In school I think it’s rigged such so that you don’t hit a lot of walls. All the way through school I didn’t hit any walls. I found somebody to teach me. I found things I wanted to learn. I found places I wanted to be.

(c) Disney Enterprises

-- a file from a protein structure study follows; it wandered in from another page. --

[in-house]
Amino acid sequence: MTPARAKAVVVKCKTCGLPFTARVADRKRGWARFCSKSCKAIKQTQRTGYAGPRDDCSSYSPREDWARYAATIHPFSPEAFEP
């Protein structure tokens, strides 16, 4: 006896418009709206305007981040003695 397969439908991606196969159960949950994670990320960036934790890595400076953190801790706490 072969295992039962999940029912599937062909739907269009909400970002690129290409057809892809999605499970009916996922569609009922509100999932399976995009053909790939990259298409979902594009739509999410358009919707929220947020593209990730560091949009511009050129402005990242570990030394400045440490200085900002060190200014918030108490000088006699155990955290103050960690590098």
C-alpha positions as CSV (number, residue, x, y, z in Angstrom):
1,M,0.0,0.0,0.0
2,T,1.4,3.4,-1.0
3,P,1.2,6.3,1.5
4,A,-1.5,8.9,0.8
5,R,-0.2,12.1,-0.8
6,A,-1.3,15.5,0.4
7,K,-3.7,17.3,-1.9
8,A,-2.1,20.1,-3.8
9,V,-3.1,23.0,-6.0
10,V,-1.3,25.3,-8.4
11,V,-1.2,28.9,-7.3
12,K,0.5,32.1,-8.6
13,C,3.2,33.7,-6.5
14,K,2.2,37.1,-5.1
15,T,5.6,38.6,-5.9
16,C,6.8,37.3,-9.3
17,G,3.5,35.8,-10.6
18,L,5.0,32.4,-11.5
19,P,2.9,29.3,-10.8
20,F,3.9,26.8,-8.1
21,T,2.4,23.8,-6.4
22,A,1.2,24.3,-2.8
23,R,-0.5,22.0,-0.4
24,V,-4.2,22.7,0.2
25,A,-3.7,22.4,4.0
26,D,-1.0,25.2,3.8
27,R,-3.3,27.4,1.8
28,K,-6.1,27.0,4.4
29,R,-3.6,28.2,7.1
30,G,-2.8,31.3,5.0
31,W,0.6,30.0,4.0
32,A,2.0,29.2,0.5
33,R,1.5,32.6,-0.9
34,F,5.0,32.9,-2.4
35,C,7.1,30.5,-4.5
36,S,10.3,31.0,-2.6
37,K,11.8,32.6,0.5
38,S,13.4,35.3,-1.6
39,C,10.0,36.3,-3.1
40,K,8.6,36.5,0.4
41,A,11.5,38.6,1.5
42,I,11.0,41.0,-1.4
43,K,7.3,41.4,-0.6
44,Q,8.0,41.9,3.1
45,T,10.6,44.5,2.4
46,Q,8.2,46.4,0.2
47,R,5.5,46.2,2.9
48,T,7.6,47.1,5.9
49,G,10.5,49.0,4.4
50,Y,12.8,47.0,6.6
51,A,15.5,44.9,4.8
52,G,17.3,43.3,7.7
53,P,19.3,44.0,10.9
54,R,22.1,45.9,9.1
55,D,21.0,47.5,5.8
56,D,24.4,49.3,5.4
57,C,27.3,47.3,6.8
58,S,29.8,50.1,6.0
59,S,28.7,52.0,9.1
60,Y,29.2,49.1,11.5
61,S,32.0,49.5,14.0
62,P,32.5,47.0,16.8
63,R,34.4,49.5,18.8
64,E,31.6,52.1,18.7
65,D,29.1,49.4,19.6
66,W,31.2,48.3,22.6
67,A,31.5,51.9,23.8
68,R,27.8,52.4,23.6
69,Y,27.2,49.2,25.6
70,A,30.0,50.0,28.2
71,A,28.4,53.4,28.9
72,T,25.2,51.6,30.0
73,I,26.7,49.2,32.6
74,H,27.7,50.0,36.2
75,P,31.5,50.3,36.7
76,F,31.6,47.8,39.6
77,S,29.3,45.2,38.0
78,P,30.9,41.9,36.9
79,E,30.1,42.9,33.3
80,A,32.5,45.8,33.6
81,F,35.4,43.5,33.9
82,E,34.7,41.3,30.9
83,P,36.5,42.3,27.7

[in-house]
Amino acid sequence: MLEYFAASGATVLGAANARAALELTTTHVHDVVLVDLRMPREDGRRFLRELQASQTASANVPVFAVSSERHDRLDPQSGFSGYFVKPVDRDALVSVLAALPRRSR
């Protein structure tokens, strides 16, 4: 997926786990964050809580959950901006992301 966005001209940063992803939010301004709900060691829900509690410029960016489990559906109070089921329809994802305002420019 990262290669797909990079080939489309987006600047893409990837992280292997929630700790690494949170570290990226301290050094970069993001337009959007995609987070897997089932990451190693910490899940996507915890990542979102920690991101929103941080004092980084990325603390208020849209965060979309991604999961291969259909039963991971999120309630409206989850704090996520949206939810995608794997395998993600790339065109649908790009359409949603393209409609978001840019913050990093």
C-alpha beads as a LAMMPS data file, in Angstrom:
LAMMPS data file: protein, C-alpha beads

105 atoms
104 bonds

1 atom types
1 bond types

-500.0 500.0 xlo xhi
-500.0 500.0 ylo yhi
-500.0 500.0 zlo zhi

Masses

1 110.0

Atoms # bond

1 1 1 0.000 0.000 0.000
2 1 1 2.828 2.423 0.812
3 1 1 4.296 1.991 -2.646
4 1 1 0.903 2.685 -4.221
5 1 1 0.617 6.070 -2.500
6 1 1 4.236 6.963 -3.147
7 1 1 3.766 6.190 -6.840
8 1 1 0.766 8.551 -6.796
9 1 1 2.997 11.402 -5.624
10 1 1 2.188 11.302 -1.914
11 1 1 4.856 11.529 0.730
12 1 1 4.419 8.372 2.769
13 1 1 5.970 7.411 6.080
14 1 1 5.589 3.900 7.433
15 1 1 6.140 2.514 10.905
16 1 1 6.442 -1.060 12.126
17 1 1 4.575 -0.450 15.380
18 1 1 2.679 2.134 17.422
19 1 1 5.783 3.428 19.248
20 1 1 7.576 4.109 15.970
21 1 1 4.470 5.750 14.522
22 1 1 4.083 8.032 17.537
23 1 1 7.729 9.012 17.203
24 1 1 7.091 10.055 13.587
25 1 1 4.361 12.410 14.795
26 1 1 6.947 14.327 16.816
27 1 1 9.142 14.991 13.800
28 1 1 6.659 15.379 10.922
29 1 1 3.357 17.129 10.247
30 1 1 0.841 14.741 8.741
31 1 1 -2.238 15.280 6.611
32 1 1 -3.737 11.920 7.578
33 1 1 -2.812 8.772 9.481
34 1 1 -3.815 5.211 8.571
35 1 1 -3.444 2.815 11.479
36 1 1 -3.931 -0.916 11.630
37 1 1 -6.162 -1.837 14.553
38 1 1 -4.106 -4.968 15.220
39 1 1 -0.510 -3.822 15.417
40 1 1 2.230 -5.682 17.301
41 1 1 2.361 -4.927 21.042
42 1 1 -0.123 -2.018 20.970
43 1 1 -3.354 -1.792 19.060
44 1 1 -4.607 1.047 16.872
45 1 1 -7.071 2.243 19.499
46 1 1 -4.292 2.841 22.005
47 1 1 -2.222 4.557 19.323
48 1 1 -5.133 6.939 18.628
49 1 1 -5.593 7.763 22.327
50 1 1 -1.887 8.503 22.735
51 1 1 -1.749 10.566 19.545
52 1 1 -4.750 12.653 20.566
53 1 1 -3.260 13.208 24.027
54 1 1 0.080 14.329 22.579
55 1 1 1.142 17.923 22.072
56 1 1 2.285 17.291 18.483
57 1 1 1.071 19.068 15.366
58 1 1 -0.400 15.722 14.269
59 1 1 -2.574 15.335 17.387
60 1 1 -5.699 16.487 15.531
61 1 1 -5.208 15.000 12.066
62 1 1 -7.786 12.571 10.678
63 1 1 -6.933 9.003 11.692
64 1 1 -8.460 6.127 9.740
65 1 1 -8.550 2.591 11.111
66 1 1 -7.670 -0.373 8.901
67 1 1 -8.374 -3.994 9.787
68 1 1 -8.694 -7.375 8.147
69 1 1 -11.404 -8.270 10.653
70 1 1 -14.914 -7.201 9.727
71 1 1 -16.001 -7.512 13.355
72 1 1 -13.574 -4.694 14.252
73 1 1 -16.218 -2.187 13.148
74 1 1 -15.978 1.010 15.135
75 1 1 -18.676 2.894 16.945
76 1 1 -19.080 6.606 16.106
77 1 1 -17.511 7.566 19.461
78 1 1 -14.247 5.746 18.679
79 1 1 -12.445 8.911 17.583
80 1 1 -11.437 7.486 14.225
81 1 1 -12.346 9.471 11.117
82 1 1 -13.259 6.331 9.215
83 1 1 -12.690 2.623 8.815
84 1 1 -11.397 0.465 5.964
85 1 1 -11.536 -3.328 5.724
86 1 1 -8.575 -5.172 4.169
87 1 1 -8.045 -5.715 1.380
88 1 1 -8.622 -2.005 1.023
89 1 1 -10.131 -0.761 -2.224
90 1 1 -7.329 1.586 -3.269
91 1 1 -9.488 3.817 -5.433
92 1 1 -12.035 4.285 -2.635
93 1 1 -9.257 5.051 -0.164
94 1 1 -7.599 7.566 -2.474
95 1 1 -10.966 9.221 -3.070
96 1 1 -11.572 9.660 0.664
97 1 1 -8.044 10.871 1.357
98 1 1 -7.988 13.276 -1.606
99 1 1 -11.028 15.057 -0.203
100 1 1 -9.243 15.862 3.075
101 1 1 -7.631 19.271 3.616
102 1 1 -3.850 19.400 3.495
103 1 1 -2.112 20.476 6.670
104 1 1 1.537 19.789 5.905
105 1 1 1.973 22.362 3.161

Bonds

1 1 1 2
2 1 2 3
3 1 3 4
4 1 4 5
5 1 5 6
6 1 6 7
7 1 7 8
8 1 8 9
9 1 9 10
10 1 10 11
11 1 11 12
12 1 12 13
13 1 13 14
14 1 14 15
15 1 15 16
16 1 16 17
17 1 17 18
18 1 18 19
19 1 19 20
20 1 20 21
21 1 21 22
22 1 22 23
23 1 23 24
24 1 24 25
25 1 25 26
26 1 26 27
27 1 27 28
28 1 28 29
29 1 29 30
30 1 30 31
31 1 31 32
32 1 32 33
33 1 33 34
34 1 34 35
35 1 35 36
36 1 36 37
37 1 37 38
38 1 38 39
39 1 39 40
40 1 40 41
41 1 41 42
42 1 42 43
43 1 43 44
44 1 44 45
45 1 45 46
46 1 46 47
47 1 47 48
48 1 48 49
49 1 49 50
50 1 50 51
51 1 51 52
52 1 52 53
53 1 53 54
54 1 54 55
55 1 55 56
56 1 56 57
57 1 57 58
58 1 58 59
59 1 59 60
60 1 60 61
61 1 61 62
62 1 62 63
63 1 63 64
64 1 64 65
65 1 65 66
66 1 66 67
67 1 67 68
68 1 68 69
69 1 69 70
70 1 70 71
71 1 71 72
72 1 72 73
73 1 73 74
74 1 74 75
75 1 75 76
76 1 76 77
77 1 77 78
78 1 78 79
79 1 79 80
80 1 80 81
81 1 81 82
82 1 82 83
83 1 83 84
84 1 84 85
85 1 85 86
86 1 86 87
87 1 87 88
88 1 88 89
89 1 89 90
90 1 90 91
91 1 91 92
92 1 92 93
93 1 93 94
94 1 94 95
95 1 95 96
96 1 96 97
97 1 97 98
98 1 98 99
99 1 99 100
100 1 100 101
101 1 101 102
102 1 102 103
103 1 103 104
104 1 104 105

I have seldom seen or heard anyone so comfortable with themselves, and yet without any hint of pretense or ego. The only way I can describe listening to Ellen Woodbury and watching her is fluorescent. She hums, and even glows. Her energy is steady and balanced. It is absolutely palpable. Every once in a while you chance upon someone who has somehow found a way to get out of their own way. There is nothing overbearing or obnoxious about her. It’s not some silly optimism, or pluckiness, either. Even when talking about her time in school I don’t feel as if she’s taken anything for granted. After all, as a graduate student she wrote to Frank Thomas in pursuit of some assurance that people “got? what she was trying to do. Whether answered or not, once she got the nod - or at least understood that this was something that so many animators struggle with - she appears to have made instant friends with the question and kept right on going. It’s a rare sort of blend of confidence and comfort - like a child who never crawled but just got up and walked one day. You can almost imagine her facing one of the walls she talks about hitting. The look on her face would unlikely show any fury or frustration, or even confusion. Instead she would most likely display a sort of “oh. Well, how about that?; standing in front of the inevitable and looking calmly to see if there’s a way around it. If no outlet is visible she’ll turn in another direction and head on without so much as a beat.